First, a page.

Microsoft also was recently attacked by the Lapsus$ group, but described it as being limited to "a single account" with limited access, even though Lapsus$ apparently released Bing and Cortana source code.

It was also alleged that signing certificates for the source code were leaked, but Microsoft indicated in a released statement there were no security implications to the leak, per its investigations, according to a spokesperson:

We've investigated the claims related to "signing certificates" and found no evidence to support this. Our investigation continues, but so far, we have reviewed each leaked certificate and confirmed they do not pose a security risk.

In its advice, Microsoft similarly advised turning on MFA for all users, as described in its Tuesday article about Lapsus$ attack methods. Microsoft uses the label, "DEV-0537," to describe Lapsus$.

Microsoft also advised using FIDO tokens, Windows Hello "or the Microsoft Authenticator app with number matching" as security measures to take. Number matching with the Authenticator app was previewed back in November. Microsoft is planning to enable number matching "by default for all tenants a few months after general availability (GA)."

Organizations also should "avoid telephony-based MFA methods to avoid risks associated with SIM-jacking." SIM swapping, or assigning a person's phone number to a new mobile phone SIM card, is one of the attack methods used by DEV-0537, according to Microsoft.

Organizations should use "Azure AD Password Protection," Microsoft indicated, which refers to policies that can be set to block the use of easily guessed passwords.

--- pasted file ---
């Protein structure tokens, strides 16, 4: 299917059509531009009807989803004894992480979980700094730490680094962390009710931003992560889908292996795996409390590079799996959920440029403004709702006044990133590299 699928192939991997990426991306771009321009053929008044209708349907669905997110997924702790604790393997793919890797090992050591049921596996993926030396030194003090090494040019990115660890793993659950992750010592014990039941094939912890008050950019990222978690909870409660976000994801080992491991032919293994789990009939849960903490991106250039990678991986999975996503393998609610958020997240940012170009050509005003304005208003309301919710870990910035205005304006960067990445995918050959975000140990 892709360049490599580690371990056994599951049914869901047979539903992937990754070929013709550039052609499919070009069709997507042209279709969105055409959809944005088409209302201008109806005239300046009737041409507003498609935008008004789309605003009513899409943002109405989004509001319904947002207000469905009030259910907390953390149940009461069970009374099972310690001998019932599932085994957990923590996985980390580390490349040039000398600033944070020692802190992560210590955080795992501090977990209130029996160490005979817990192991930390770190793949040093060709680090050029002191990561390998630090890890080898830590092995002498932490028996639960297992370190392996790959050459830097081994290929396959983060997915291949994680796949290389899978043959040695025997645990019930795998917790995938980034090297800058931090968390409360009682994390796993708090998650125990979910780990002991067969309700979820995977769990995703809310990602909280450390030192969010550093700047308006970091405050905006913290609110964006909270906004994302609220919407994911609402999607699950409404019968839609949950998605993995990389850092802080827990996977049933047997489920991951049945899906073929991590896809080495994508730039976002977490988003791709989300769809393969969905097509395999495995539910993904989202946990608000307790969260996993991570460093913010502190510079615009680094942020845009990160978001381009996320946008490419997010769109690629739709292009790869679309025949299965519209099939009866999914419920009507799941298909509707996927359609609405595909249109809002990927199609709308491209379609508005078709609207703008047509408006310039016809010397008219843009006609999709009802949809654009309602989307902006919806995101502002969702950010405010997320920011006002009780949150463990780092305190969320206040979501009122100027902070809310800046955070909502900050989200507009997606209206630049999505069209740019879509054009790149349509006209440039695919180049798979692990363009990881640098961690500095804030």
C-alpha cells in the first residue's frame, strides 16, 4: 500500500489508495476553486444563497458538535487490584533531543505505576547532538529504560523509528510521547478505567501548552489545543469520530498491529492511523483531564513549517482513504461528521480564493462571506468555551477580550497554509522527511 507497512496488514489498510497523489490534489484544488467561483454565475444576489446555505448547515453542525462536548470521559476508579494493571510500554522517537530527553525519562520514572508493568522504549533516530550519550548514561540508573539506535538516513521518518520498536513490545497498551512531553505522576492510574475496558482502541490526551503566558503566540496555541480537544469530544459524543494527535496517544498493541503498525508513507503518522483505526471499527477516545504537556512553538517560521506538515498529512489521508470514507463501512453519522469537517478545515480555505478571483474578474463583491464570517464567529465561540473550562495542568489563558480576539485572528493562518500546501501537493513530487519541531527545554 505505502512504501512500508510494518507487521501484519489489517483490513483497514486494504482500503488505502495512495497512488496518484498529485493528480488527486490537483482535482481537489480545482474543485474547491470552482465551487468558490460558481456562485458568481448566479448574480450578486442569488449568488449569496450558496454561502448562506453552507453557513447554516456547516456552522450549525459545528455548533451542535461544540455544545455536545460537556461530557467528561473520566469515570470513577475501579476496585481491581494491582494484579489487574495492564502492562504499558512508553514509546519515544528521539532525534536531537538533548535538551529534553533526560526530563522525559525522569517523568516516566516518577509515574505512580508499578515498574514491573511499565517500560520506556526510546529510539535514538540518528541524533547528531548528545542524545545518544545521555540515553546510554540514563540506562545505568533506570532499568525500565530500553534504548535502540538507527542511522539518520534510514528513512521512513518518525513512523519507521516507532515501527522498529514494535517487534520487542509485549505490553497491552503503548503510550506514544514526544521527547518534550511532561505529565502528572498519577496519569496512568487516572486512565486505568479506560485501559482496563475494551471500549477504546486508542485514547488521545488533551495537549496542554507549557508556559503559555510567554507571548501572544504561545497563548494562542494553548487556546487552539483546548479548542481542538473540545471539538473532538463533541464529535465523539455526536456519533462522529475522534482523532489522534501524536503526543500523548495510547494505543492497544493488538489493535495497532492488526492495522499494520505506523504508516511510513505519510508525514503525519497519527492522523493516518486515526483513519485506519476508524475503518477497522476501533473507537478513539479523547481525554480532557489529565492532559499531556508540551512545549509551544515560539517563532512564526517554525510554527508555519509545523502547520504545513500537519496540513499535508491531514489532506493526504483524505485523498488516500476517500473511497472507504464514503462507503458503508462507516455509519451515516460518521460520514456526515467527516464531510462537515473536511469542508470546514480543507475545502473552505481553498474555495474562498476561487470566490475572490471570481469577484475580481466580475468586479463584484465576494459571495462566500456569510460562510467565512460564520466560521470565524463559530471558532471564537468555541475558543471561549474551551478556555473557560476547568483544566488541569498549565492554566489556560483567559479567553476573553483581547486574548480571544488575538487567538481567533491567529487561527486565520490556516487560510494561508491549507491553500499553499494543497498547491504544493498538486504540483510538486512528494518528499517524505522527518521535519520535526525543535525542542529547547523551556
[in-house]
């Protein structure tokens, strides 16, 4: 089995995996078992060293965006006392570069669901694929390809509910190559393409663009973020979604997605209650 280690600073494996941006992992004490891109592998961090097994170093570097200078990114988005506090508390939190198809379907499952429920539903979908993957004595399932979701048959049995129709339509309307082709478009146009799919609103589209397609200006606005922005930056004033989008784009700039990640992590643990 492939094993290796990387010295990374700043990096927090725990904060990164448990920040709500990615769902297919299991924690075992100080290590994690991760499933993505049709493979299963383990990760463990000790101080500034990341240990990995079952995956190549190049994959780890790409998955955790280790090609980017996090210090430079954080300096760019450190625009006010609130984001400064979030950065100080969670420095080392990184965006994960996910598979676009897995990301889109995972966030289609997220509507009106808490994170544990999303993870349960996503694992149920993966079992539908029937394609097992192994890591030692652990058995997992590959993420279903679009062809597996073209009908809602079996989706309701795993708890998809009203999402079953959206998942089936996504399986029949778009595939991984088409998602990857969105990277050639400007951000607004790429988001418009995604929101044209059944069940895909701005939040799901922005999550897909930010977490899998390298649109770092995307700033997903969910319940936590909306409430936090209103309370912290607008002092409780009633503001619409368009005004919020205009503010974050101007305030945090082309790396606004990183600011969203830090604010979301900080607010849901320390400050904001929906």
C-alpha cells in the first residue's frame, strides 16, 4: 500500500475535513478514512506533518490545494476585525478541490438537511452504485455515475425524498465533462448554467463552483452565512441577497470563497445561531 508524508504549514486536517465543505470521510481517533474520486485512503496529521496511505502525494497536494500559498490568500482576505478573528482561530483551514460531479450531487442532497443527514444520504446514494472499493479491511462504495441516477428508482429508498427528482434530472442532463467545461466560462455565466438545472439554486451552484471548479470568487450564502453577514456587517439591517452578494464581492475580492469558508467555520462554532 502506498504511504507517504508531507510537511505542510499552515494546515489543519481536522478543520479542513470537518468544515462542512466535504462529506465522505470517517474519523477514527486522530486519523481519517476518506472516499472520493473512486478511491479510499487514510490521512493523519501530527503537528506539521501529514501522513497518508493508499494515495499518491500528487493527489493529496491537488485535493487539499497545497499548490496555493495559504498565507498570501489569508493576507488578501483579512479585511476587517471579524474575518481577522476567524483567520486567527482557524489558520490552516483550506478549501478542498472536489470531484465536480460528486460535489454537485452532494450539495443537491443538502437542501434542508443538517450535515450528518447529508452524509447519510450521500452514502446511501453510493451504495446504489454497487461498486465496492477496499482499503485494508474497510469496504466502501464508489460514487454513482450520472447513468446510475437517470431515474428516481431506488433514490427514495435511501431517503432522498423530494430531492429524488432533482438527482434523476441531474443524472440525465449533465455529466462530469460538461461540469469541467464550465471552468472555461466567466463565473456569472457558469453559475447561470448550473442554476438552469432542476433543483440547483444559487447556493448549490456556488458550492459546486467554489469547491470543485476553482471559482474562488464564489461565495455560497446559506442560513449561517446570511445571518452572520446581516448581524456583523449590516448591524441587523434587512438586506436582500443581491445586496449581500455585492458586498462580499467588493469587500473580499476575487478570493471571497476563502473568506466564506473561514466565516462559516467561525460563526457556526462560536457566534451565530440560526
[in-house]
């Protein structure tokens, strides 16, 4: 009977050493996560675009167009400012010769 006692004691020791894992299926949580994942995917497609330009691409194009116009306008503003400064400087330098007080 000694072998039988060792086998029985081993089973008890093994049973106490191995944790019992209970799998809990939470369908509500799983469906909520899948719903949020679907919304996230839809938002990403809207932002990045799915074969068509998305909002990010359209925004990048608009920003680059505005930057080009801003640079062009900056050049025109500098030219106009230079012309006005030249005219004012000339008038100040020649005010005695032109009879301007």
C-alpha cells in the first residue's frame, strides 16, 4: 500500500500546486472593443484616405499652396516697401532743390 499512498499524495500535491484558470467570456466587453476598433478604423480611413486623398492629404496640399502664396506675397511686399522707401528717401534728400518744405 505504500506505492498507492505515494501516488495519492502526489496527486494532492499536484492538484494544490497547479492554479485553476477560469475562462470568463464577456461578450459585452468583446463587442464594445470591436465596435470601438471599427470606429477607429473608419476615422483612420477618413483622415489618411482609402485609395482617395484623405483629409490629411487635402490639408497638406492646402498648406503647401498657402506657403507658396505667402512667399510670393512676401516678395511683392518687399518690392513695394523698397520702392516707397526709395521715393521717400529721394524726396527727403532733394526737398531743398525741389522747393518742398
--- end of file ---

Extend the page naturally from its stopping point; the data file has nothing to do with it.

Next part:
Organizations should avoid using text messaging with MFA verifications. This repeated use of "simple push messages" apparently has been leveraged by the attackers to gain credentials. Former Microsoft employee Kevin Beaumont flatly stated that organizations should "disable MFA push requests" in a Feb. 26 Twitter post.

Organizations also should not set location-based exclusions for MFA or permit credential or MFA sharing between end users.

Microsoft's Tuesday security article also had lots of advice about endpoint security, VPN authentications (use OAuth or SAML) and the use of various cloud-based protections to impose conditional access challenges and protect against risky sign-ins. Organizations should also educate end users about phishing and other "social engineering" attack methods.

Microsoft described DEV-0537 as a criminal group that tries to extract payments for not leaking compromised data. The group also tries to monitor the incident response communications of its victims, so organizations should check those groups for "unauthorized attendees."

"Organizations should develop an out-of-band communication plan for incident responders that is usable for multiple days while an investigation occurs," Microsoft's Tuesday announcement added.

About the Author

Kurt Mackie is senior news producer for 1105 Media's Converge360 group.